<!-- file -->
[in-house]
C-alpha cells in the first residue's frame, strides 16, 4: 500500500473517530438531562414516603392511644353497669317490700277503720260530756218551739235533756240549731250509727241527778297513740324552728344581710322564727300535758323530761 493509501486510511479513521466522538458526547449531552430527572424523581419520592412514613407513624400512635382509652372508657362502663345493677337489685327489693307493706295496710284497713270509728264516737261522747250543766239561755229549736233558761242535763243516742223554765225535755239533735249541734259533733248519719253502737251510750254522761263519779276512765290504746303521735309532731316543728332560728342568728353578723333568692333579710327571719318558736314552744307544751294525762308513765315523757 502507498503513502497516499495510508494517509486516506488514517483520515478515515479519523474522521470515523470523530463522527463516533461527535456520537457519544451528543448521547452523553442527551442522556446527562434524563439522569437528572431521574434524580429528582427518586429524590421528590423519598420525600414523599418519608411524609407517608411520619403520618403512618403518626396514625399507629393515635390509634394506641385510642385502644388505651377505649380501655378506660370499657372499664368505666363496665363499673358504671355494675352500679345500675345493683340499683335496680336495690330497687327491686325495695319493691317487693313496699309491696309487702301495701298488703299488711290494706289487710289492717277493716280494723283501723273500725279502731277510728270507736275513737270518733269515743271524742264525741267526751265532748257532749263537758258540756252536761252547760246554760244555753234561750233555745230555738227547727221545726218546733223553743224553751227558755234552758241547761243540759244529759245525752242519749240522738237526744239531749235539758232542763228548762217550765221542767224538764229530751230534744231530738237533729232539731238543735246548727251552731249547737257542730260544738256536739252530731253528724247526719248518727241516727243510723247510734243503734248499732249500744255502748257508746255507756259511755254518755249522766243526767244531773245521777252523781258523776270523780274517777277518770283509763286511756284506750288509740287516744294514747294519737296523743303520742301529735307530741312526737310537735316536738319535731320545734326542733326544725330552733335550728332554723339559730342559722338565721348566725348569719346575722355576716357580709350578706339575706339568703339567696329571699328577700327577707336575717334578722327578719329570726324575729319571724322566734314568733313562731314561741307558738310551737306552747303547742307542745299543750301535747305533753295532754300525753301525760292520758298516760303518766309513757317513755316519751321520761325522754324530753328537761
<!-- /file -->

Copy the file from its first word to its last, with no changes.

[in-house]
C-alpha cells in the first residue's frame, strides 16, 4: 500500500473517530438531562414516603392511644353497669317490700277503720260530756218551739235533756240549731250509727241527778297513740324552728344581710322564727300535758323530761 493509501486510511479513521466522538458526547449531552430527572424523581419520592412514613407513624400512635382509652372508657362502663345493677337489685327489693307493706295496710284497713270509728264516737261522747250543766239561755229549736233558761242535763243516742223554765225535755239533735249541734259533733248519719253502737251510750254522761263519779276512765290504746303521735309532731316543728332560728342568728353578723333568692333579710327571719318558736314552744307544751294525762308513765315523757 502507498503513502497516499495510508494517509486516506488514517483520515478515515479519523474522521470515523470523530463522527463516533461527535456520537457519544451528543448521547452523553442527551442522556446527562434524563439522569437528572431521574434524580429528582427518586429524590421528590423519598420525600414523599418519608411524609407517608411520619403520618403512618403518626396514625399507629393515635390509634394506641385510642385502644388505651377505649380501655378506660370499657372499664368505666363496665363499673358504671355494675352500679345500675345493683340499683335496680336495690330497687327491686325495695319493691317487693313496699309491696309487702301495701298488703299488711290494706289487710289492717277493716280494723283501723273500725279502731277510728270507736275513737270518733269515743271524742264525741267526751265532748257532749263537758258540756252536761252547760246554760244555753234561750233555745230555738227547727221545726218546733223553743224553751227558755234552758241547761243540759244529759245525752242519749240522738237526744239531749235539758232542763228548762217550765221542767224538764229530751230534744231530738237533729232539731238543735246548727251552731249547737257542730260544738256536739252530731253528724247526719248518727241516727243510723247510734243503734248499732249500744255502748257508746255507756259511755254518755249522766243526767244531773245521777252523781258523776270523780274517777277518770283509763286511756284506750288509740287516744294514747294519737296523743303520742301529735307530741312526737310537735316536738319535731320545734326542733326544725330552733335550728332554723339559730342559722338565721348566725348569719346575722355576716357580709350578706339575706339568703339567696329571699328577700327577707336575717334578722327578719329570726324575729319571724322566734314568733313562731314561741307558738310551737306552747303547742307542745299543750301535747305533753295532754300525753301525760292520758298516760303518766309513757317513755316519751321520761325522754324530753328537761